This begs the question, Is anyone “ready for democracy”? Looking at America’s last two presidential elections, it can be argued Americans aren’t ready for it, either. Wedge issues, attack ads and litmus tests (abortion, taxation, etc.) manipulate the populace to vote against their better interests. And look at Iraq: we gave them democracy, and they voted for a theocracy.
Democracy can suck big time. Yet it’s still the best system we have. In the case of America at least, it tends to self-correct, as we saw in last year’s elections. Meanwhile, democracy at the village level in China has shown promising success, and I have to wonder why some very smart people stick to the mantra of China not being “ready.” At what point are people ready? Again, if people are forced to pay taxes to support their government, they should have at least some say in what that government does, no matter how educated they are. Those voting in the village elections are at the very bottom, yet many took the time to vote and saw it as a privilege. When the local officials can take away the people’s homes and brutalize them with taxes and cheat them on a regular basis, and when the people have no choice because those officials answer only to a bureaucrat in distant Beijing, we know the system is utterly rotten. And democracy is the only solution. Maybe if the CCP were ruled by a Lee Kuan Yew-type “benevolent dictator” who could do what was best for his people while tightly controlling corruption and abuse – maybe then China wouldn’t need democracy. But considering the sheer size of China and its population, such a solution seems unlikely, to say the least. Lots of people had high hopes Hu Jintao would be such a leader, and we were all mightily disappointed.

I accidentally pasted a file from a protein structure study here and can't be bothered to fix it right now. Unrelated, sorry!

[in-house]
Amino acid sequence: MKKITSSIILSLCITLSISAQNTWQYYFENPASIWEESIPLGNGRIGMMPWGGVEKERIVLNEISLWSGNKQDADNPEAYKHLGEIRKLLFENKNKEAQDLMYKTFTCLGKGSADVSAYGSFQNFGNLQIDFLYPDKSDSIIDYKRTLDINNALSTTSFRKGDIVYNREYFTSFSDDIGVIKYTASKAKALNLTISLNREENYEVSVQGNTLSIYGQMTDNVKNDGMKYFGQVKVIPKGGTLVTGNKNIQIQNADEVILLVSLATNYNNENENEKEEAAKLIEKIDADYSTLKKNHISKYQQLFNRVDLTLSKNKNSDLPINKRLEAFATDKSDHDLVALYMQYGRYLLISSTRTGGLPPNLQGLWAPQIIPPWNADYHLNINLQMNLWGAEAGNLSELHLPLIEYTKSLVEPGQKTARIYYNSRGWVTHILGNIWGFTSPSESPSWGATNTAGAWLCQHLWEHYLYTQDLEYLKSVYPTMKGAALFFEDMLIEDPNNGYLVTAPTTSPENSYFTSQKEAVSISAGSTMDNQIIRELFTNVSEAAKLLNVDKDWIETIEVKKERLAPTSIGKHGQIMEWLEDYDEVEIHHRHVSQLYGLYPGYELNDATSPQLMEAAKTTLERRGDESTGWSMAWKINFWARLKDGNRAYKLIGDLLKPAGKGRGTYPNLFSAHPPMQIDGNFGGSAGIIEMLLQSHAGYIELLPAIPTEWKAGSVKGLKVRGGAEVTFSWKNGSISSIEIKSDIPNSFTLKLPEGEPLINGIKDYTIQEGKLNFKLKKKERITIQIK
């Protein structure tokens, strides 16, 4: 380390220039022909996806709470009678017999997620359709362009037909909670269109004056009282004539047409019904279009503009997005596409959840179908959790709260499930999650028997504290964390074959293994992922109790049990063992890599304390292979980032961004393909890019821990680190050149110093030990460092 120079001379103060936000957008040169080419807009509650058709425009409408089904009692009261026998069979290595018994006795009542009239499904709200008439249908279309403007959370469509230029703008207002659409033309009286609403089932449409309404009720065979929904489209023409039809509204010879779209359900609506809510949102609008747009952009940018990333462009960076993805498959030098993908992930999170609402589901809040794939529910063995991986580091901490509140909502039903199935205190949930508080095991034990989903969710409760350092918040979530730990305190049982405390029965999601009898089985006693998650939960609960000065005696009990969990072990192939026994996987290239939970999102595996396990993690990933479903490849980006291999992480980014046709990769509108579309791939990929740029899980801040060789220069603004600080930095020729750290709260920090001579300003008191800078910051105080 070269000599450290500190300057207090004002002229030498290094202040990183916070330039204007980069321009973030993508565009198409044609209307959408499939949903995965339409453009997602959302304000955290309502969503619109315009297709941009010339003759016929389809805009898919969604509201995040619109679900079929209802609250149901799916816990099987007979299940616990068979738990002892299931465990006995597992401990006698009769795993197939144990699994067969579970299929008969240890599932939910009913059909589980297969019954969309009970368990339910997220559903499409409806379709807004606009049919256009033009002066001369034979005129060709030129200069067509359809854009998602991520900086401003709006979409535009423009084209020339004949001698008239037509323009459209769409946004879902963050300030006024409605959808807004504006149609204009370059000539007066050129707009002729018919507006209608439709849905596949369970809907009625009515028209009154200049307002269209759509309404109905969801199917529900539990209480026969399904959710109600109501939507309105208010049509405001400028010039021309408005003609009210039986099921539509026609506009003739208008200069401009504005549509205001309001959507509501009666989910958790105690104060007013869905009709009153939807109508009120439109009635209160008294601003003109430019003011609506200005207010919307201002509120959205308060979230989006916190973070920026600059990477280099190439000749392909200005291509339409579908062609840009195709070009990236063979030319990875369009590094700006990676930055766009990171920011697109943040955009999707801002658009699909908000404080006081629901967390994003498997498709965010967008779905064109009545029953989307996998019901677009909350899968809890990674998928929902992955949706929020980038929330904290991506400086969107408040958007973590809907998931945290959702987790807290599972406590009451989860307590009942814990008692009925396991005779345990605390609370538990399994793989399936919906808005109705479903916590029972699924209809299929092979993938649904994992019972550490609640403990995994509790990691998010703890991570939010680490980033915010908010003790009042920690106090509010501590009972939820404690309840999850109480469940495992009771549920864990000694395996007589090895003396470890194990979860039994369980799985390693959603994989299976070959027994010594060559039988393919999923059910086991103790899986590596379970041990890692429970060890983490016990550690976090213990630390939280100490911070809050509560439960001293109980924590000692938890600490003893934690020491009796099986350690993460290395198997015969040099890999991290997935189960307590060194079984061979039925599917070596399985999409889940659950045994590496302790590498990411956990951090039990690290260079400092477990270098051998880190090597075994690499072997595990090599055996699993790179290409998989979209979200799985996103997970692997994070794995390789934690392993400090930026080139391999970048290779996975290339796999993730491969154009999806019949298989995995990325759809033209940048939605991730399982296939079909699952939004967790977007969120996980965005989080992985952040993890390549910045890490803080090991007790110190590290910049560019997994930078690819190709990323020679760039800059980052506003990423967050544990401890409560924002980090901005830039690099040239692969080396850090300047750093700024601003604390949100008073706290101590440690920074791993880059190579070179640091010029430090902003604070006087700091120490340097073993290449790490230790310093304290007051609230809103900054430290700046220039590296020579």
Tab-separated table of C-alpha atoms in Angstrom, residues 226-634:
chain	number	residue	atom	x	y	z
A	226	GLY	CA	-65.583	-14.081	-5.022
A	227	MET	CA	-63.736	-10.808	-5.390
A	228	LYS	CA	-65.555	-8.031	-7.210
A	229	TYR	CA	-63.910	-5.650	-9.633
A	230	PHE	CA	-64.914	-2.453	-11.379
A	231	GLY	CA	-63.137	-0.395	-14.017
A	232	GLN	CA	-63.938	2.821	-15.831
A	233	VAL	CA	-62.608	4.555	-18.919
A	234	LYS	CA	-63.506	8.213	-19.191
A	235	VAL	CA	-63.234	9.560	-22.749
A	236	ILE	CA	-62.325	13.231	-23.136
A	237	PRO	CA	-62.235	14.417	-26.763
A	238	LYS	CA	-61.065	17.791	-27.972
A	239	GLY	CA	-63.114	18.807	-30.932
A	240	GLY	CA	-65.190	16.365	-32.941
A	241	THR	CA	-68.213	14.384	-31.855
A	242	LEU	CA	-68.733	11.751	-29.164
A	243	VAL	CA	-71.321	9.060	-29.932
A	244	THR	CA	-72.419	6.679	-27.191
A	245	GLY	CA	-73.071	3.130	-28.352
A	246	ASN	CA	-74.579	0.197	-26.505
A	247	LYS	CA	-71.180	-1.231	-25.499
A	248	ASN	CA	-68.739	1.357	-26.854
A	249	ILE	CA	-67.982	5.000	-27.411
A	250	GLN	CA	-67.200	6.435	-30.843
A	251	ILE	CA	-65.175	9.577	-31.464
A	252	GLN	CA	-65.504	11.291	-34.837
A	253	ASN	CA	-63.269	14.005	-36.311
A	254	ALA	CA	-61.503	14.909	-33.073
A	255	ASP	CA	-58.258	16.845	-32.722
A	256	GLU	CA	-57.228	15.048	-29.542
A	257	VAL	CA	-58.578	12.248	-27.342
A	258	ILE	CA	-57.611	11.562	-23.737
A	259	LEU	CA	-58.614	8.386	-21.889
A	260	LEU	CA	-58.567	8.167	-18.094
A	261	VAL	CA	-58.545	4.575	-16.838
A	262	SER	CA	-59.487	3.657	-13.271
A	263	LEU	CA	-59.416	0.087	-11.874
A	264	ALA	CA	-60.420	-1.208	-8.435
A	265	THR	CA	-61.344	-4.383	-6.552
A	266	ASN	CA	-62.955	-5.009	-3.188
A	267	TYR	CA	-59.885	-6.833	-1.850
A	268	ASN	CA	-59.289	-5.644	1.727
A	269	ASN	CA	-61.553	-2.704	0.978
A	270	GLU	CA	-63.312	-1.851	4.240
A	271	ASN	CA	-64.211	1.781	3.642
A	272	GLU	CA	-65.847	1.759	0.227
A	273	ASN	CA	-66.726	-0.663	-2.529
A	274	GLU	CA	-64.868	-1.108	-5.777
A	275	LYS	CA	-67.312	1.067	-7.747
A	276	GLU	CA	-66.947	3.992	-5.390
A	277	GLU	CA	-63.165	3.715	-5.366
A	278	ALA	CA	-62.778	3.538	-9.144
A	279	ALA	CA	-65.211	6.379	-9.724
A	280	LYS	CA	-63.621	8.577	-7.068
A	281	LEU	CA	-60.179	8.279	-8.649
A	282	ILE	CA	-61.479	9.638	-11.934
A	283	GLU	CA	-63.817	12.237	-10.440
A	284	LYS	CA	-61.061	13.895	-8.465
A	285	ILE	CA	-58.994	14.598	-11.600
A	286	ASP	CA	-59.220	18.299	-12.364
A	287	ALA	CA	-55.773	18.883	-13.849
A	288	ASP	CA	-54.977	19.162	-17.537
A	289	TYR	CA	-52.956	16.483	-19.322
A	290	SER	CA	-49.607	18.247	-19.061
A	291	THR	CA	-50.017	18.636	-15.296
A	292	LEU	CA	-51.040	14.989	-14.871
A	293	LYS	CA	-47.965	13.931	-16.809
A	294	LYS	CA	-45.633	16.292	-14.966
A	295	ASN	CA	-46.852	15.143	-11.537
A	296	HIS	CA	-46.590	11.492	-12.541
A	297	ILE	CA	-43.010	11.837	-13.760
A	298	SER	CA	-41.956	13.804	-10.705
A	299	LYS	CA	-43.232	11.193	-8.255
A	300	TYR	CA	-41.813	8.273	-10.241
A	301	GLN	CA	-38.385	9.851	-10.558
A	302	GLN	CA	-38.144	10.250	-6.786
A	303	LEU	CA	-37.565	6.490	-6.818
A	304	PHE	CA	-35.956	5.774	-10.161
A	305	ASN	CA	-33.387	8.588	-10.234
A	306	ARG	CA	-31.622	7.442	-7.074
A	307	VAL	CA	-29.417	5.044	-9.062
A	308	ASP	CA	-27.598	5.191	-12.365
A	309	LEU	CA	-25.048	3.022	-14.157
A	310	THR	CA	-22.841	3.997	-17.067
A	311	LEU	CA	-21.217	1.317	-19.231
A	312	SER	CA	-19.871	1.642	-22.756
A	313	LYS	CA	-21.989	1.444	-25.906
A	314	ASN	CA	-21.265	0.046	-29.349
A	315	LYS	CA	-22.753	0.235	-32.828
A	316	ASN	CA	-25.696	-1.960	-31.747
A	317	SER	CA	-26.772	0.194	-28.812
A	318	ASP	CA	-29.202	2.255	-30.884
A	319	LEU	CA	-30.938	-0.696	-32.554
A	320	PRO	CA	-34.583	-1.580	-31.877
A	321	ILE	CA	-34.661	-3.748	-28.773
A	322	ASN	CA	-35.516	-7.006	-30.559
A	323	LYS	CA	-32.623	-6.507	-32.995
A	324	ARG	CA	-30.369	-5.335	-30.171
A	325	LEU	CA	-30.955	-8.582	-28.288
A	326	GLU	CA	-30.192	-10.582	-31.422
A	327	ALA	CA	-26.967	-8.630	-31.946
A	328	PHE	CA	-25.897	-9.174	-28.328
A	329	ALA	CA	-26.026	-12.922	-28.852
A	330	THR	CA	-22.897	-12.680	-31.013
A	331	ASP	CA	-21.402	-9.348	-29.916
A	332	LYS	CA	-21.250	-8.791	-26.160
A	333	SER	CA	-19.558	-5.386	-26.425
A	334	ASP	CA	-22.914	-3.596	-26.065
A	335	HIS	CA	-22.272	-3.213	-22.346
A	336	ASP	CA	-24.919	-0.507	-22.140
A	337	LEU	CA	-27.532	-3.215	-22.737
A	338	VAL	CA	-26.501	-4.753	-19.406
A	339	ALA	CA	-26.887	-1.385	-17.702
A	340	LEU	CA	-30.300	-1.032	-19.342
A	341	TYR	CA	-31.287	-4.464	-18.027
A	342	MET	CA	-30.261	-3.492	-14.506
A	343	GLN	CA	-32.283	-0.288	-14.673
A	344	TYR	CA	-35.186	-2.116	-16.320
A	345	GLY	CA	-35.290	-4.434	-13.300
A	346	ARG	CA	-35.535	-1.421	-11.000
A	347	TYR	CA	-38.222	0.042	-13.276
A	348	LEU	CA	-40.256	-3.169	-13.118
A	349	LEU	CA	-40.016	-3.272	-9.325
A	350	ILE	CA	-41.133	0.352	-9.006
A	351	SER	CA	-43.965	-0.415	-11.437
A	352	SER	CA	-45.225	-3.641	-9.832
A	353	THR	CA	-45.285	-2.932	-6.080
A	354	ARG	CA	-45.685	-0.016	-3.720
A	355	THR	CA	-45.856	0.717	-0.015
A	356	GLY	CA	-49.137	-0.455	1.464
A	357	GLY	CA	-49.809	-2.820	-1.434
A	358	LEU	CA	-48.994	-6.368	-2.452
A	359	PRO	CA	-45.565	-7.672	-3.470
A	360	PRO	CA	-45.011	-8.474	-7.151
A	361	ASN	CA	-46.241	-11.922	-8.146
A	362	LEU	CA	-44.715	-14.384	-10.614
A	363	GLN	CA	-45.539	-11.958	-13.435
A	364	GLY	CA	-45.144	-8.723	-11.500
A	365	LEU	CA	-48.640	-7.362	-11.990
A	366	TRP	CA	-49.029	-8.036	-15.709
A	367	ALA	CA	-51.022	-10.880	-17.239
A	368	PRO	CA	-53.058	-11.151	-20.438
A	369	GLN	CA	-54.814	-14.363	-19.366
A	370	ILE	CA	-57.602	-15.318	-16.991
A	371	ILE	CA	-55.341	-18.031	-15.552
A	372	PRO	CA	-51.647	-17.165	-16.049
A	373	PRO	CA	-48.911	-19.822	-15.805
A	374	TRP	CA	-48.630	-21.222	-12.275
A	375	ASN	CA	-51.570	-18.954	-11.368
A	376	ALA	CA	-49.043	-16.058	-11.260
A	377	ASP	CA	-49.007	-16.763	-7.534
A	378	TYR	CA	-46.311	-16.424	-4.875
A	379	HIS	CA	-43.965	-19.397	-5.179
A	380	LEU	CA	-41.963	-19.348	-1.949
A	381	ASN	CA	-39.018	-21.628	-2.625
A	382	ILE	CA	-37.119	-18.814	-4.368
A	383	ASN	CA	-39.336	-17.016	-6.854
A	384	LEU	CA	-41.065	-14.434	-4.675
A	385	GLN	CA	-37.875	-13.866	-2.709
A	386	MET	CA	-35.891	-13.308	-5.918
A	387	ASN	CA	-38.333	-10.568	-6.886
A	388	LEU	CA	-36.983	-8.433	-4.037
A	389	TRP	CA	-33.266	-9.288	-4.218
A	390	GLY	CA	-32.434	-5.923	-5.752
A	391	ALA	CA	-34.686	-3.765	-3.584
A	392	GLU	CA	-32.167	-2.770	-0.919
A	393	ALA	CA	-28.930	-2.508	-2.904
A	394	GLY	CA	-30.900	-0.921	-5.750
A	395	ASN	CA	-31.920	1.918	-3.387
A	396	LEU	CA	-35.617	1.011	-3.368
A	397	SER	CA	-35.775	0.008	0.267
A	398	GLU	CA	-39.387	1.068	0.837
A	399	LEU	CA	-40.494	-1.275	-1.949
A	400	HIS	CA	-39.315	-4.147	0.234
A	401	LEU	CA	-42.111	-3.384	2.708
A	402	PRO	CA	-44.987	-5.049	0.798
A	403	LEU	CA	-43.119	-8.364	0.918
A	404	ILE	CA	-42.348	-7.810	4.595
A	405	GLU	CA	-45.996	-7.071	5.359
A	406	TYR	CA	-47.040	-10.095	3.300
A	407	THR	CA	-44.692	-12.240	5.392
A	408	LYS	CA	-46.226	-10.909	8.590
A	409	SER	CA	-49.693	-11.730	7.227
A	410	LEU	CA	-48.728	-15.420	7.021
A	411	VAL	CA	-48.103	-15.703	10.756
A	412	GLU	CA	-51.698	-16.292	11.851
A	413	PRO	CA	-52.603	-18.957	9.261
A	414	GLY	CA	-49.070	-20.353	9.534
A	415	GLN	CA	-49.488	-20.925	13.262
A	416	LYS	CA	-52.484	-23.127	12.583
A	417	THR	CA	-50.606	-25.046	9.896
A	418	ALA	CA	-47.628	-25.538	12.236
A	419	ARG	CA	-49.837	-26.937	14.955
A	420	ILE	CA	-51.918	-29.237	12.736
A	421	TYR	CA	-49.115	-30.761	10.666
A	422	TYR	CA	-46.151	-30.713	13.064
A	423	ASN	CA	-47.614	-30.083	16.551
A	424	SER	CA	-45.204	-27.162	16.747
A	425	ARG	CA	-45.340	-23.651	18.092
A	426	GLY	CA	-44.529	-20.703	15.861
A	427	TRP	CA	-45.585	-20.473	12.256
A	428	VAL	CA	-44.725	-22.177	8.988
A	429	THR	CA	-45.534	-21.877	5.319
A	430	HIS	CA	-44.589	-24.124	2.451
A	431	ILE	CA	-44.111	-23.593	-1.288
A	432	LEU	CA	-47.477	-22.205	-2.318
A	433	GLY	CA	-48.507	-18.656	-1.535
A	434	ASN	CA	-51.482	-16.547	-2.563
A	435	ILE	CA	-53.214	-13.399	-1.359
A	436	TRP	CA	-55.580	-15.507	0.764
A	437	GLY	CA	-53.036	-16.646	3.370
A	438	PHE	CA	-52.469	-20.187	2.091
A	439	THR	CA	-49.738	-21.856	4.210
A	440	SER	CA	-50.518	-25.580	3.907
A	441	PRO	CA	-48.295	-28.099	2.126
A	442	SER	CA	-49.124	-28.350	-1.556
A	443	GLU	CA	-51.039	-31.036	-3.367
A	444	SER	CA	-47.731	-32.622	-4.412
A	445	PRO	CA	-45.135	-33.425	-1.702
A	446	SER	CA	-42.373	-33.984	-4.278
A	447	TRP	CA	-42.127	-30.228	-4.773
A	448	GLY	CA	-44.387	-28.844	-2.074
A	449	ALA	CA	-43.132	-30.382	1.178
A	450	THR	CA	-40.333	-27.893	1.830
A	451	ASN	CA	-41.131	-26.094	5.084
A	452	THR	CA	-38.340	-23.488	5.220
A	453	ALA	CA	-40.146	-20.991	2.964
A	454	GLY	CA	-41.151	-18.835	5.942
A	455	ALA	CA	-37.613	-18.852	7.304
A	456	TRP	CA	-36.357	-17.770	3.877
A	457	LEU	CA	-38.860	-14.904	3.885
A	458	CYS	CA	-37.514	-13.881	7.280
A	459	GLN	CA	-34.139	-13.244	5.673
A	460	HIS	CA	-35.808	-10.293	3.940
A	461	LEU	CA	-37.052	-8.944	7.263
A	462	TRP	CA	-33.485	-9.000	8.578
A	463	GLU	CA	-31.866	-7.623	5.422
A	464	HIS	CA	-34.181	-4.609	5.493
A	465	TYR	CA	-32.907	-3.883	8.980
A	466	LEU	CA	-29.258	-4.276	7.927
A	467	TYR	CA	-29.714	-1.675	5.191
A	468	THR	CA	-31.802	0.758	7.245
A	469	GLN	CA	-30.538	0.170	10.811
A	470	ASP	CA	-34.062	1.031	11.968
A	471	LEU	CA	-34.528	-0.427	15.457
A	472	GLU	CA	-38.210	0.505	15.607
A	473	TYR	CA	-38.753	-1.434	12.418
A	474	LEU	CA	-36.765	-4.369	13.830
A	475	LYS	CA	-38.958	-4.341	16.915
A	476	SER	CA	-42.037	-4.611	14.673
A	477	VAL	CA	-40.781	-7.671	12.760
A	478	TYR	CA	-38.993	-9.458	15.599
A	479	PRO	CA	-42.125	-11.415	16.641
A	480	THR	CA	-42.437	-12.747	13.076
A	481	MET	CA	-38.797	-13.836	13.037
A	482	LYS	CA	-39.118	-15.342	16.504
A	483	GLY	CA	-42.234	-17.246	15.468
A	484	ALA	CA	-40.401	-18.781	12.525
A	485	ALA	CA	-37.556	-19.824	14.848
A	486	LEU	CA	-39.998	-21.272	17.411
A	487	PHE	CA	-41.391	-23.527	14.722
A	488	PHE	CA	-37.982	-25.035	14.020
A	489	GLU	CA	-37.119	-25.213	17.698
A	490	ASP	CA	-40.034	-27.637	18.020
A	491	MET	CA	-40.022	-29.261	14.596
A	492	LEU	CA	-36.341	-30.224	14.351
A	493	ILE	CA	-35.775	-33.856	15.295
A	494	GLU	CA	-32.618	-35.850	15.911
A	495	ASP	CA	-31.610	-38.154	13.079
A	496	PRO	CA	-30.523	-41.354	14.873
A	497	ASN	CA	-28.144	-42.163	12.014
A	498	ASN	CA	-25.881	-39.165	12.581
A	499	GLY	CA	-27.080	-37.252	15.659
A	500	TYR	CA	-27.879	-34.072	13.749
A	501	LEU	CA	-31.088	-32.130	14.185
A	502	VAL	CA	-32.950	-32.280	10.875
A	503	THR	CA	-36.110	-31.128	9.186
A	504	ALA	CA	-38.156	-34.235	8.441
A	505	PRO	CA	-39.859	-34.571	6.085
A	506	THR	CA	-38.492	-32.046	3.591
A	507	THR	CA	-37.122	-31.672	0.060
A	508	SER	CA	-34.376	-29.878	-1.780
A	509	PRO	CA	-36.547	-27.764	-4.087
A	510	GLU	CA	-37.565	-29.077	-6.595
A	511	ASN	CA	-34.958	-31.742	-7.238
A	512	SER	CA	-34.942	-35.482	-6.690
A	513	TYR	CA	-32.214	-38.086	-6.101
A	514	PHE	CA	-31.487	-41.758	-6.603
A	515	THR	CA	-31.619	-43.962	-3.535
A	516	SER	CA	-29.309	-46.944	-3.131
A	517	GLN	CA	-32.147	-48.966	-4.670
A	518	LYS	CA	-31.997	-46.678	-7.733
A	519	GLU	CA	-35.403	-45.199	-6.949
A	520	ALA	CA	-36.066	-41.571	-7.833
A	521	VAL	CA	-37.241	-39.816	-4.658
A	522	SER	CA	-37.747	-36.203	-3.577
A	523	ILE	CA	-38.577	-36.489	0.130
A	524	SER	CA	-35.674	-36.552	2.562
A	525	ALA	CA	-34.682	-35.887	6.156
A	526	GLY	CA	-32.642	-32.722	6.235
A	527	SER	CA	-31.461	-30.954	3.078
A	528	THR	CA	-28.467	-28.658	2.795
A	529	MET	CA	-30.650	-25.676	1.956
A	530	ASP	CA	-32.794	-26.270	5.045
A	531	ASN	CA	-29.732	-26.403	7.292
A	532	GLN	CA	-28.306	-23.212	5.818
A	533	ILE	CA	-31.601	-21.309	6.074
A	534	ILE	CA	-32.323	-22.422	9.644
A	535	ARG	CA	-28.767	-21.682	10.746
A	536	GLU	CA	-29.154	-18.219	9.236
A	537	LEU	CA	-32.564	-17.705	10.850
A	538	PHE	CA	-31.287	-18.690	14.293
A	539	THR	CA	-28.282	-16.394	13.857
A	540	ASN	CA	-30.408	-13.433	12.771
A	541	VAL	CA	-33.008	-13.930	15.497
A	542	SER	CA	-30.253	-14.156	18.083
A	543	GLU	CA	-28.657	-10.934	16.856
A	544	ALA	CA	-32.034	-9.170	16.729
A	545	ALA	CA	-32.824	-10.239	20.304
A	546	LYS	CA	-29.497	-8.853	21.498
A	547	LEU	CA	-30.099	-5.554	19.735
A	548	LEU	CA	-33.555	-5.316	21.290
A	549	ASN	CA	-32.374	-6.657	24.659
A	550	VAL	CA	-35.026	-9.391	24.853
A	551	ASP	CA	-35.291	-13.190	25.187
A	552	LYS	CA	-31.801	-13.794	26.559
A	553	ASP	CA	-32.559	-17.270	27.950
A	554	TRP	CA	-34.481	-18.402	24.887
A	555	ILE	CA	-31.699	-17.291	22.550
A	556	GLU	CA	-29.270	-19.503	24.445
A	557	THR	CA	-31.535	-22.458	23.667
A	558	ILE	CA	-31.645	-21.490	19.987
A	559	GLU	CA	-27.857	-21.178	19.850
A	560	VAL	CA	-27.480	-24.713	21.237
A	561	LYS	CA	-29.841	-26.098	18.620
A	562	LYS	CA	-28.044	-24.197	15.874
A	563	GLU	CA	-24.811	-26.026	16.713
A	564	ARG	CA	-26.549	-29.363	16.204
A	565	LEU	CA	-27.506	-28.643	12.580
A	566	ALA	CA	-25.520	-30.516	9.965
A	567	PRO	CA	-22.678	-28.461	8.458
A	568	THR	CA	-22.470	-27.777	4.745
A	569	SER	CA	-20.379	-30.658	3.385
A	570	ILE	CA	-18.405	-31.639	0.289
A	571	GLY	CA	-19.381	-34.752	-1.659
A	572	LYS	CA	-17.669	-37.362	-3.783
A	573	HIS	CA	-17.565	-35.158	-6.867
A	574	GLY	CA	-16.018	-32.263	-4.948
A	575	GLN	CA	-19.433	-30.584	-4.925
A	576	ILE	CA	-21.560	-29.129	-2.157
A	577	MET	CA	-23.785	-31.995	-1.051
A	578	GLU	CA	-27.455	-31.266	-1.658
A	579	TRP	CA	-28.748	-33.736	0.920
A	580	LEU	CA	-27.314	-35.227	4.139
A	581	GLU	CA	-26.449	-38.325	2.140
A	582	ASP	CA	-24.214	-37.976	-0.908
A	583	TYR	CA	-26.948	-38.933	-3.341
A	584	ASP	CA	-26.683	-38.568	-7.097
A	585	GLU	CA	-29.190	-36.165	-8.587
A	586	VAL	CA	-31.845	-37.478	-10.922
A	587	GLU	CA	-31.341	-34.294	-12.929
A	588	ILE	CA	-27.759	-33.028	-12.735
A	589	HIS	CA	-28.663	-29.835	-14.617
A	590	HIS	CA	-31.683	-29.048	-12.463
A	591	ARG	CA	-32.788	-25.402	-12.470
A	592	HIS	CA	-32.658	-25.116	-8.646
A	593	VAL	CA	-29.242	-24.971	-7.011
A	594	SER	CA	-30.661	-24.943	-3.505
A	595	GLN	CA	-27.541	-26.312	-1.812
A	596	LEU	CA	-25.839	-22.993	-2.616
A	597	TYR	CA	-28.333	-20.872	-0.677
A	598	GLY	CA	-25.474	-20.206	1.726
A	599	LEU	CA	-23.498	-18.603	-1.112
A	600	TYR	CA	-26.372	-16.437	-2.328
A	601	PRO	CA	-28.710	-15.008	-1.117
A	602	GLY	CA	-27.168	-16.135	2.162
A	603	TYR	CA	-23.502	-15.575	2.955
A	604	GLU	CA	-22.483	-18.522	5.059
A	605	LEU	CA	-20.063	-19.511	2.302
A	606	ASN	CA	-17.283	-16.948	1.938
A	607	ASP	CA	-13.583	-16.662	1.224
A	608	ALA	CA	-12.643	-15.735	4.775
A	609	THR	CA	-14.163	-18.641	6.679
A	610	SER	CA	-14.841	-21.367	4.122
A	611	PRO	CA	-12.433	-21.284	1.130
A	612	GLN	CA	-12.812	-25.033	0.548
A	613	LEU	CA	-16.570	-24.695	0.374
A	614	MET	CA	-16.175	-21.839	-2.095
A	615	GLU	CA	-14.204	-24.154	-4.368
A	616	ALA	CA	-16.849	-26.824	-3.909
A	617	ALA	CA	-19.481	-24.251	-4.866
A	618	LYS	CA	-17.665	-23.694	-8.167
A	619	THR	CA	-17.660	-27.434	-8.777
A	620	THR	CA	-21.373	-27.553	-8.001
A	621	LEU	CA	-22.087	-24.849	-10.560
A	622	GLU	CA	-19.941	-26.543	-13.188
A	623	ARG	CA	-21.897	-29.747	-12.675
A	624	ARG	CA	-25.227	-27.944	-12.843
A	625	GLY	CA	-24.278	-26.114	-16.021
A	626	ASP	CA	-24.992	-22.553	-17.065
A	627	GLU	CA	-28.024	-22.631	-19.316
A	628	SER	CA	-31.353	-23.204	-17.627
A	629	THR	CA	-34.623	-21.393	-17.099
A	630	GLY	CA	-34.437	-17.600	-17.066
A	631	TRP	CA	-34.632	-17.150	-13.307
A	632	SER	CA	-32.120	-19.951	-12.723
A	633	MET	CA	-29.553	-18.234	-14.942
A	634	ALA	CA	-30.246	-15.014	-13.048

So bottom line: Yes, China needs some form of democracy. How and when it can achieve this remains unclear. And yet, many things in recent memory seemed impossible, but happened anyway: Apartheid was ended, the Berlin Wall fell, the USSR was dismembered. China’s chances of becoming a democracy within our lifetimes seems highly unlikely, but stranger things have happened. It will have to be a slow, grinding process; you can’t fill China’s power vacuum overnight. Still, the more the Chinese people demand it, the more likely it is to happen. Let’s hope the cause continues to move forward, no matter how impossible it may seem at the moment.
Bill, sorry for hijacking your post, but my comments are directly related.